Psalms Psalms 3-15 Summary
- Change in the winds, folks. The writer's not so cocky here—he's surrounded. God is (hopefully) ready to answer his prayers.
- And…more club talk. This is one cool tree-house to be in; faith in God sets the writer apart, and helps him even more than eating a ton or drinking wine. Go figure.
- Take heed, everyone: God's a jealous partner. To be disloyal or rebellious is worse than death. You become the worst kind of outcast.
- The writer is sick and hopes God will give him some NyQuil and a good old-fashioned dose of enemy-humiliation to make him feel dandy again.
- They're after us again. This time, the enemies of the Lord are upon the writer, who prays for a swift, violent end to his persecutors.
- Here, the writer offers proof of God's existence. Yep. The natural world, and man's mastery of it, makes him feel that all's right with the world.
- Seems like God has delivered for the writer, but now he wants more. Hey, it's the ancient world; a lion could maul you in your sleep, or your king's sworn enemies might sack your city. We should cut the guy some slack for being needy.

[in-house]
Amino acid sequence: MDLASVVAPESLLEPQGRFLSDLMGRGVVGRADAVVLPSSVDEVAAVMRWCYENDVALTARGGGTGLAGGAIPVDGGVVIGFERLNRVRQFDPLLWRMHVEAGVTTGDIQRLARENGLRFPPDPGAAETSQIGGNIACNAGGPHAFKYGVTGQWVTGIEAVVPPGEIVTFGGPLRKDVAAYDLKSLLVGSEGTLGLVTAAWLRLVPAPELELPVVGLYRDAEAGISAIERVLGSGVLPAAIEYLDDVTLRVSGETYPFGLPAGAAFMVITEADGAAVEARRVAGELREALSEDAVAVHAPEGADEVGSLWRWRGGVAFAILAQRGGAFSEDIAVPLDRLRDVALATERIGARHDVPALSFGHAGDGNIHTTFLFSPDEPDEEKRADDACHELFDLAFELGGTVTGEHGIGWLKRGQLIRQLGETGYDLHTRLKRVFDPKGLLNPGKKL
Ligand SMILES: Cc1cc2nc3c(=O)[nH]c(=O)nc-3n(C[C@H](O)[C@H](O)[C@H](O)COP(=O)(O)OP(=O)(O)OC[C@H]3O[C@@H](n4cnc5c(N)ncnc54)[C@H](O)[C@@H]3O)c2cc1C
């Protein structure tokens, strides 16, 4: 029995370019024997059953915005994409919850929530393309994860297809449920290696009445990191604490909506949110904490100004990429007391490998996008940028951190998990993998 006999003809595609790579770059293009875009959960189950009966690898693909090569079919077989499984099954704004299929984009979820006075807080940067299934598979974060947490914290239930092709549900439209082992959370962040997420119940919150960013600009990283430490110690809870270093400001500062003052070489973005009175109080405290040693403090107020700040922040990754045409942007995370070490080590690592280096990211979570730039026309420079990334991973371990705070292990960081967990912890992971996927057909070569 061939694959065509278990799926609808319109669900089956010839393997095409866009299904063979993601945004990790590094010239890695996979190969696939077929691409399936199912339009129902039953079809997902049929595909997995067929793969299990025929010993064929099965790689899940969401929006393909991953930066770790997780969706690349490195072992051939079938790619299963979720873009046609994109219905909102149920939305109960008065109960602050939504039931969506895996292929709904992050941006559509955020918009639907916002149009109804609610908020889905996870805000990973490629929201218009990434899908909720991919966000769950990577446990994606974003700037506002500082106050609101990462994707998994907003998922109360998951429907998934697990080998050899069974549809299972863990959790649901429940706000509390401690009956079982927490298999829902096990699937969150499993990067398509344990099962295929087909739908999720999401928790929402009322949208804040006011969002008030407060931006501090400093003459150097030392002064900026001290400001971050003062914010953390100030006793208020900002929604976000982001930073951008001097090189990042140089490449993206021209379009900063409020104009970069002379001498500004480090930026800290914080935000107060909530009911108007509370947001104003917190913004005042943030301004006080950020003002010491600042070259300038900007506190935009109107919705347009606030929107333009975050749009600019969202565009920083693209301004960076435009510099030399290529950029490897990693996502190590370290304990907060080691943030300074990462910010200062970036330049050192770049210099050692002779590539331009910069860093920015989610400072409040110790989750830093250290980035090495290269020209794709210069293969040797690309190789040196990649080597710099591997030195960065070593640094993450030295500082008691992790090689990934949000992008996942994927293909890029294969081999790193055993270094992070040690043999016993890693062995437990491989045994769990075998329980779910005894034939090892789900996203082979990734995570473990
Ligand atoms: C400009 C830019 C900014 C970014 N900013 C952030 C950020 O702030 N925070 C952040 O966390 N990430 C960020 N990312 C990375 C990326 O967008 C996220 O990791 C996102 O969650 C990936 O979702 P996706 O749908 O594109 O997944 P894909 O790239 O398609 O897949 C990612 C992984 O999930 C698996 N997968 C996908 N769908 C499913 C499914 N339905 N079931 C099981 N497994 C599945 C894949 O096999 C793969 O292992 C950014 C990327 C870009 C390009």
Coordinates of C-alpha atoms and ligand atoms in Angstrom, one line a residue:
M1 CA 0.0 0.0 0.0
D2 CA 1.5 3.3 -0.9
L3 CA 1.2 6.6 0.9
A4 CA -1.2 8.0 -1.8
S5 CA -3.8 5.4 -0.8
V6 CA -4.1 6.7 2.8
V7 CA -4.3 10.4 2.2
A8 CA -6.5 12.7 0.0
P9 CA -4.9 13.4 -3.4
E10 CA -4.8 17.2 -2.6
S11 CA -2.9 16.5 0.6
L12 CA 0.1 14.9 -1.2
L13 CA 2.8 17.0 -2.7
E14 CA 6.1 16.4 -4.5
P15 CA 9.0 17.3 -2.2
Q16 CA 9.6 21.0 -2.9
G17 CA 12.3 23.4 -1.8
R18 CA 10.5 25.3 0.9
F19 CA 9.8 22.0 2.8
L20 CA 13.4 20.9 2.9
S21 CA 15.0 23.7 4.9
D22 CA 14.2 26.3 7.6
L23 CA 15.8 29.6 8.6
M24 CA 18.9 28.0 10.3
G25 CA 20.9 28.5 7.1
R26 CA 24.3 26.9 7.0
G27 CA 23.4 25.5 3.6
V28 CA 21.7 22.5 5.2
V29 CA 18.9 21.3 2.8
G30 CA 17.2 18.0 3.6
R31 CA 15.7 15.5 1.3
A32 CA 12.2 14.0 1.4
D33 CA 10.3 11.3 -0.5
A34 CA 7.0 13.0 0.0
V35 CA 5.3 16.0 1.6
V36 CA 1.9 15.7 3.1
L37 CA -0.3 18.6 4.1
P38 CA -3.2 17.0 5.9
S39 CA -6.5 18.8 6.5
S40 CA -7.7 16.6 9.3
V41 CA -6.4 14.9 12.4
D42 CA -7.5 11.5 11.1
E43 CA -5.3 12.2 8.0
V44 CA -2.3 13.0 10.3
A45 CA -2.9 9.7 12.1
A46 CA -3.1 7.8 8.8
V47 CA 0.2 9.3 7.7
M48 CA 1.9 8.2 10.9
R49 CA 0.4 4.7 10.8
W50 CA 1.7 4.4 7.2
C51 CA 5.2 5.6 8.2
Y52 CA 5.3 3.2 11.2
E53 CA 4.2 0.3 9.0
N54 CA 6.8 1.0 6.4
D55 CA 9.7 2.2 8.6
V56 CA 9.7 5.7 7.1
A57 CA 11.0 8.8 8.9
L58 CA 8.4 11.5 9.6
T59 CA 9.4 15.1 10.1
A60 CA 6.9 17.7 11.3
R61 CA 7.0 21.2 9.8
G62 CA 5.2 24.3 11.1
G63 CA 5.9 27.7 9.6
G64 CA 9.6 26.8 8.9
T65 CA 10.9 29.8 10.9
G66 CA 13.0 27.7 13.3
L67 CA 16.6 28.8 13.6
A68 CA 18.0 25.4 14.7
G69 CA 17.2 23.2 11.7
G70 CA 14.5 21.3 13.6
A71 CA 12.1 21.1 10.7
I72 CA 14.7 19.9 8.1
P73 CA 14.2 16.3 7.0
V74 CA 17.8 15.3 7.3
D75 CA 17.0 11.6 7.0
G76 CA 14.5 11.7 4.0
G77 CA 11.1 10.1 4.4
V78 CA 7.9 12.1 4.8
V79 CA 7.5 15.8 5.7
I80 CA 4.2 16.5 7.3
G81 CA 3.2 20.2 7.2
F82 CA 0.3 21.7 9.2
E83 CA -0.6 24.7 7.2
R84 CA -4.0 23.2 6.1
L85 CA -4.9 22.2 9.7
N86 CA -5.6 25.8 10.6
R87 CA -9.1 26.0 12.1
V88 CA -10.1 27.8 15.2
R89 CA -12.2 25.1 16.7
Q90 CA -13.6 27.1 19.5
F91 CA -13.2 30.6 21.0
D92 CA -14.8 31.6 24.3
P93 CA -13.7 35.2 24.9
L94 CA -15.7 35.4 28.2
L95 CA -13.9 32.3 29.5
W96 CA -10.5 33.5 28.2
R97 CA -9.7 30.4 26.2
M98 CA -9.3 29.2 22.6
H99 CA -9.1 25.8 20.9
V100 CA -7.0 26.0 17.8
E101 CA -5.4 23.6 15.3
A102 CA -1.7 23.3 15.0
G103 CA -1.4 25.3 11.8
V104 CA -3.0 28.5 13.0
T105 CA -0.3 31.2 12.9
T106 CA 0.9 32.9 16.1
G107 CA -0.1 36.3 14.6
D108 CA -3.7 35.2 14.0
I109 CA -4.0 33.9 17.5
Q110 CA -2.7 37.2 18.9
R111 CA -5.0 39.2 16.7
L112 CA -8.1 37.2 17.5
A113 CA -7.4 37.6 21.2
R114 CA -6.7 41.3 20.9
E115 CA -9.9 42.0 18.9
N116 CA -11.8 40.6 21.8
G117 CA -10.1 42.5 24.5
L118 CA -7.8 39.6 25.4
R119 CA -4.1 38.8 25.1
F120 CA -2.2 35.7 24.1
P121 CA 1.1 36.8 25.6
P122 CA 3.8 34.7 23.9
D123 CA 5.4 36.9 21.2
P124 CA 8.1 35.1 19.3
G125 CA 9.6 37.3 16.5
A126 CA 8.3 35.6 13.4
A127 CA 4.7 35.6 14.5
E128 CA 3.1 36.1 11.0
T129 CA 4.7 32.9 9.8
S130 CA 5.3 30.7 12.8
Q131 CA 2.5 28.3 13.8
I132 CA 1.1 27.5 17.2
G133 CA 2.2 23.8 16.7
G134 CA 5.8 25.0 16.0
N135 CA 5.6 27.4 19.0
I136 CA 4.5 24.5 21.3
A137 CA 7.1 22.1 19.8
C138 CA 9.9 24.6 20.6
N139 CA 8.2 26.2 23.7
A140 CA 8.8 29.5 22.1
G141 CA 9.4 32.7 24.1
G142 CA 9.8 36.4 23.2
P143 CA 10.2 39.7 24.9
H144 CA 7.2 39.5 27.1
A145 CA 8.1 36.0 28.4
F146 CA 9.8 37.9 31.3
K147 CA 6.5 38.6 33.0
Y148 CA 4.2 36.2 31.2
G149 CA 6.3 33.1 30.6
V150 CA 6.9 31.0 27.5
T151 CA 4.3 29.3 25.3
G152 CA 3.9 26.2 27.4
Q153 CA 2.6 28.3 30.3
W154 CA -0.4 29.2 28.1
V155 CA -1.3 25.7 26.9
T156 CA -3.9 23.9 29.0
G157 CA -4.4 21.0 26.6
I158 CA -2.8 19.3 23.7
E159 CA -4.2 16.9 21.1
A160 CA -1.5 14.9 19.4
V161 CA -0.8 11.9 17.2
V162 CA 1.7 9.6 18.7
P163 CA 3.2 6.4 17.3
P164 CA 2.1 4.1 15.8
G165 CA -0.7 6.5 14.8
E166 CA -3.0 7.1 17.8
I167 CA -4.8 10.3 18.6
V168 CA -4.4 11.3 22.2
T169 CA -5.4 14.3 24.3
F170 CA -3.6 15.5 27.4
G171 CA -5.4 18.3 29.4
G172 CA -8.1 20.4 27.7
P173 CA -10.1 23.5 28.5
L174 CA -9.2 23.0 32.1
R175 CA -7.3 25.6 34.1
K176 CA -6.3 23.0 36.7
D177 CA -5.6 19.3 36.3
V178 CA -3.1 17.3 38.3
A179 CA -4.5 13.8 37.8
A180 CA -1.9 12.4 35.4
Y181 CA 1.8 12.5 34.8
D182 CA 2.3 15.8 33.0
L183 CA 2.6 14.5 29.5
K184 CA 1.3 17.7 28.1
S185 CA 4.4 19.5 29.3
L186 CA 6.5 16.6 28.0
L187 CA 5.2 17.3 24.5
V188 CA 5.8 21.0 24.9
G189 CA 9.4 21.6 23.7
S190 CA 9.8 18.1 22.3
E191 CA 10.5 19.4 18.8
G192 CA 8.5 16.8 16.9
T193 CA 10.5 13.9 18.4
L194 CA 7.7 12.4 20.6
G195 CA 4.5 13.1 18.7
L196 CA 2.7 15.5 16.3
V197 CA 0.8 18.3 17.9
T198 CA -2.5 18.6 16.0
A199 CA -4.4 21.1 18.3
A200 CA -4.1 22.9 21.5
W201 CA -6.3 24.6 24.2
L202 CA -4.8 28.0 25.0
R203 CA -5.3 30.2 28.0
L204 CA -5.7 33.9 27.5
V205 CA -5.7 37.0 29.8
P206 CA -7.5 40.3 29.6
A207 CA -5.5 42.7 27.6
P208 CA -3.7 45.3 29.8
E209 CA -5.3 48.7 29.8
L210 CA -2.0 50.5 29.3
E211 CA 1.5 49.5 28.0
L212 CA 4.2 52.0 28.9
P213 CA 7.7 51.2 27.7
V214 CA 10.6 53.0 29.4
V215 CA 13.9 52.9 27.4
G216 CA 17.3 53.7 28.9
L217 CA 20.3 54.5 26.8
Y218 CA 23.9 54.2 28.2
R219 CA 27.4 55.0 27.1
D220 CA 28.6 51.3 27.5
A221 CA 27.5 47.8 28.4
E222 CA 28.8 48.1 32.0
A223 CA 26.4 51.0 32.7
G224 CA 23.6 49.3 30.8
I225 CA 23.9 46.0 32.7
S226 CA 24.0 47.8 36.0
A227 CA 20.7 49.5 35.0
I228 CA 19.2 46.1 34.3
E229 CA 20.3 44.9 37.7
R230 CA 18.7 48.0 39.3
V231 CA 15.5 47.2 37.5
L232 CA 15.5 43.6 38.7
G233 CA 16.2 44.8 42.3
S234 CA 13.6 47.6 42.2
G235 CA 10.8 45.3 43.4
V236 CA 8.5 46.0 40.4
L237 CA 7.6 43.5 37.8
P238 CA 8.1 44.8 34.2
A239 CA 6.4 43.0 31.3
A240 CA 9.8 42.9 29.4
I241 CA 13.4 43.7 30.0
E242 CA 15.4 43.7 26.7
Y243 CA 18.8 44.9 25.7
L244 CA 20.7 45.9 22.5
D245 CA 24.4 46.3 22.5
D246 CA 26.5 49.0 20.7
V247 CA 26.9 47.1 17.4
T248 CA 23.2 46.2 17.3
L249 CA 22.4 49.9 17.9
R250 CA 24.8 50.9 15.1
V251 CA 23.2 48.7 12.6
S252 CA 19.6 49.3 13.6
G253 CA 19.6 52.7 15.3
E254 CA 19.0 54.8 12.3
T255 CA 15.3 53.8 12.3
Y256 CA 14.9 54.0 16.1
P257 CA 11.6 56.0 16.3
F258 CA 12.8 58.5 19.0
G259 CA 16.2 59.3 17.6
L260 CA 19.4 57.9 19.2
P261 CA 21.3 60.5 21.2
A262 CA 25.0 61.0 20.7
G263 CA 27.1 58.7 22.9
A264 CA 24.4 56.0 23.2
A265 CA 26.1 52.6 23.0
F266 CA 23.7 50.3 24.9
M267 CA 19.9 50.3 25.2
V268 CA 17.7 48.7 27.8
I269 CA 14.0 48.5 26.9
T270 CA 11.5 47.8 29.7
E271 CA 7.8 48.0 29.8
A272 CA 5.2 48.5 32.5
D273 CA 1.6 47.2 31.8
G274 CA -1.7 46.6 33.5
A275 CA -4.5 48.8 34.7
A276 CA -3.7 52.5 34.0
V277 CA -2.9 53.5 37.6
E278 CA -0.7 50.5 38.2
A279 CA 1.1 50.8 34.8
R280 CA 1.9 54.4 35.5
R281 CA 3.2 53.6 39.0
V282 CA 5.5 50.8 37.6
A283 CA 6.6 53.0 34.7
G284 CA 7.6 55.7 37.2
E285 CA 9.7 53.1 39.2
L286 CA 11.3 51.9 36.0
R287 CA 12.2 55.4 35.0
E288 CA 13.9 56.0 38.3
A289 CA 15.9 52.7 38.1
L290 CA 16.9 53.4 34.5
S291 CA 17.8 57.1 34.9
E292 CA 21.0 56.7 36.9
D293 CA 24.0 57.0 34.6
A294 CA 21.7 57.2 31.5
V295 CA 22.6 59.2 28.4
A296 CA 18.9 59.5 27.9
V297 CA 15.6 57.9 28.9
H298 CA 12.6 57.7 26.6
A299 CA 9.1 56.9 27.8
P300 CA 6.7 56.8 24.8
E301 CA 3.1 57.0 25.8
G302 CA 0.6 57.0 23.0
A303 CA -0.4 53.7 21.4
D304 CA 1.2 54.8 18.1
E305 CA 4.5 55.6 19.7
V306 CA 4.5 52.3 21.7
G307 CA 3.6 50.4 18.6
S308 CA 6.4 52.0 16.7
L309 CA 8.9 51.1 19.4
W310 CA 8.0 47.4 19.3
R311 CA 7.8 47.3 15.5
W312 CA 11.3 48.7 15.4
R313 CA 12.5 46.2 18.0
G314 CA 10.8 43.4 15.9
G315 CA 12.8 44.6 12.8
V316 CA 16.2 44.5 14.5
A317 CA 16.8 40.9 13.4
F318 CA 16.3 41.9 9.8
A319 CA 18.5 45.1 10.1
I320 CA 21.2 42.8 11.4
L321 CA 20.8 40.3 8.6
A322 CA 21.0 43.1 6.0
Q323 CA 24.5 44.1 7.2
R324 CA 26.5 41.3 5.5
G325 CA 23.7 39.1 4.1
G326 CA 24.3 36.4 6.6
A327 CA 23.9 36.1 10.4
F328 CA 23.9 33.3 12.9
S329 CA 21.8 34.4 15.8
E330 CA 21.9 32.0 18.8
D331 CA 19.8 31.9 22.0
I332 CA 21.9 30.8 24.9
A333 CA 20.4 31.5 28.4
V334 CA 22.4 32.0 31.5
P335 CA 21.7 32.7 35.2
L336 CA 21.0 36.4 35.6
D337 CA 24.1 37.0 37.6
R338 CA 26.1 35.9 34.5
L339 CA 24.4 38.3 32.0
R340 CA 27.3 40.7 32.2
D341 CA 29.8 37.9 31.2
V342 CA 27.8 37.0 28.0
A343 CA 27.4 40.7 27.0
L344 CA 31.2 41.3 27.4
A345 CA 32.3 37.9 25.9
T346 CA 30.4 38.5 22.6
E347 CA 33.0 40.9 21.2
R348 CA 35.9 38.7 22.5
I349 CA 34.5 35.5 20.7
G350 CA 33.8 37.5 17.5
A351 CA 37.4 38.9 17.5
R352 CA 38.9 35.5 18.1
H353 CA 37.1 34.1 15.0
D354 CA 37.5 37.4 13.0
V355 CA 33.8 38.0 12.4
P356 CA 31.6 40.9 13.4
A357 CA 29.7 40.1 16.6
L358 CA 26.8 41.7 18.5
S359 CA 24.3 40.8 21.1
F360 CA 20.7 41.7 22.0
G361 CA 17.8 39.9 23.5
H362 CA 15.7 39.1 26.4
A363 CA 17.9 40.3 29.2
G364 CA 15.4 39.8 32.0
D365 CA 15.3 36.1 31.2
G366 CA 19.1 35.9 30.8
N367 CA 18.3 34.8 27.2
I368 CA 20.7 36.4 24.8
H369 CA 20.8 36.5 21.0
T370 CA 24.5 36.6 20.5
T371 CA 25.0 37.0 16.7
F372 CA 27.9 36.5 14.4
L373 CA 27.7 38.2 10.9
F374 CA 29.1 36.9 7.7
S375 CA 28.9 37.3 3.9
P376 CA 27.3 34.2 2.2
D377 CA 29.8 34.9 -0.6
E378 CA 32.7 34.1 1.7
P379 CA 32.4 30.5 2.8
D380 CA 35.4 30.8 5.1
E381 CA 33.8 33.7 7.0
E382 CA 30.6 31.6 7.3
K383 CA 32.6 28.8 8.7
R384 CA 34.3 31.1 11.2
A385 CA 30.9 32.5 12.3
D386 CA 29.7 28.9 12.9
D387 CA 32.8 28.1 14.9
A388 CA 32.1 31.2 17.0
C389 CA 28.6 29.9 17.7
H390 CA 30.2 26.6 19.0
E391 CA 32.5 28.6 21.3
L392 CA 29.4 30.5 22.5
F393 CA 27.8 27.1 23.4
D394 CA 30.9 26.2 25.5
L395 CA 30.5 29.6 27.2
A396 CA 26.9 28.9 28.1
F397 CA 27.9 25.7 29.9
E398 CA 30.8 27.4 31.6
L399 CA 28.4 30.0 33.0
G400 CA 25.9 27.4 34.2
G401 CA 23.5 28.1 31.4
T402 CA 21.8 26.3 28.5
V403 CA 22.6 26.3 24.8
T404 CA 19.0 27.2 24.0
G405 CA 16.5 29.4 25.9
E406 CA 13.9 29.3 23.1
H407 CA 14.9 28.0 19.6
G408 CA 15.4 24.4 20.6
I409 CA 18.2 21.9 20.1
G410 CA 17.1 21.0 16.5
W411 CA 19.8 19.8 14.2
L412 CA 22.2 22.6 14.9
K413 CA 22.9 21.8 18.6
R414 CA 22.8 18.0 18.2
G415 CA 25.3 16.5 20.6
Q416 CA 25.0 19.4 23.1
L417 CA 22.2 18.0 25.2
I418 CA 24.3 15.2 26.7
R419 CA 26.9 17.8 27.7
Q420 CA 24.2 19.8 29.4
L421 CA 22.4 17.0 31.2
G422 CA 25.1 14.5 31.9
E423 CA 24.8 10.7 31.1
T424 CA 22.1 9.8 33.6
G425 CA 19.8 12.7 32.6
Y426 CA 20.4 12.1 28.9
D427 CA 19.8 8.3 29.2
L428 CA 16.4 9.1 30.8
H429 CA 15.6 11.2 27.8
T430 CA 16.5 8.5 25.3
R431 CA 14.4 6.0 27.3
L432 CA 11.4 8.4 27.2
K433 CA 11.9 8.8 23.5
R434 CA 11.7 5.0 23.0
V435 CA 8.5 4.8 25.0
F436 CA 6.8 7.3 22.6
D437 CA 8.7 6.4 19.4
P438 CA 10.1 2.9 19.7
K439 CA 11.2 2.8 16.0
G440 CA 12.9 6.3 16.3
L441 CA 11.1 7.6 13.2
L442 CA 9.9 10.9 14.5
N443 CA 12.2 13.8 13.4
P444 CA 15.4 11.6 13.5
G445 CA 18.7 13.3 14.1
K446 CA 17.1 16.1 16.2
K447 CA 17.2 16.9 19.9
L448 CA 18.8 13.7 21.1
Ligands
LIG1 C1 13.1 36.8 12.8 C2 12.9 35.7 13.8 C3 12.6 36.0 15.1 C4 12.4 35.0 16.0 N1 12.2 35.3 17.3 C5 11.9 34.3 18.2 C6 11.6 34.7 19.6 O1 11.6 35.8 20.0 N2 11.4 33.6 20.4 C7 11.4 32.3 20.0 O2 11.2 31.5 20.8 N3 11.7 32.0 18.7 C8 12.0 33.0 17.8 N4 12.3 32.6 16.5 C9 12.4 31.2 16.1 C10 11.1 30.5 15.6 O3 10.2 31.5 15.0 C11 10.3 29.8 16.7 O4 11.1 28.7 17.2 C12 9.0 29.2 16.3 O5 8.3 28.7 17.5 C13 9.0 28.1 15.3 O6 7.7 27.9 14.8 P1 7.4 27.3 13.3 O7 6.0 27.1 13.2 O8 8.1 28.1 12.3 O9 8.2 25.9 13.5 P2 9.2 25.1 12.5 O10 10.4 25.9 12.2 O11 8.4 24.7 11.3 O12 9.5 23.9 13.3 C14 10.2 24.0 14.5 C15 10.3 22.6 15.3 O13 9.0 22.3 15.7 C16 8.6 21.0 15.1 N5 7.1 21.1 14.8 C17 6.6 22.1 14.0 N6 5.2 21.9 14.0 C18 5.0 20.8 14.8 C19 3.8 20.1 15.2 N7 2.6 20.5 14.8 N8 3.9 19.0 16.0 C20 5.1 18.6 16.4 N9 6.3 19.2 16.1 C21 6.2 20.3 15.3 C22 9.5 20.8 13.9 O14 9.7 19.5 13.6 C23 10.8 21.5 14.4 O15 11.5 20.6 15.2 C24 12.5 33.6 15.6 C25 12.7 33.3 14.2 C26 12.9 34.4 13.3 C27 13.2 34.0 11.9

- The faithless here are worthless, and God notices everything. He's like Santa, but with way better presents. Especially when things go badly quickly for the meek, God will be there.
- Newsflash: God hates violence. Oh, but he seems totally willing to use it. Sounds better to be on his side in war.
- Times are tough in Bible-town in Psalm 12. Generational conflict abounds, but the writer remains confident that God remains ever-present.
- God is absent for most of this psalm—the perfect occasion to write a poem about him….
- Once again, faithless = evil. But beware, fellow Shmoopers: the writer is referring to people who follow other gods. Atheism didn't fly back then.
- The faithful have a certain set of standards. The most important standard of all? To remain faithful. Fancy that.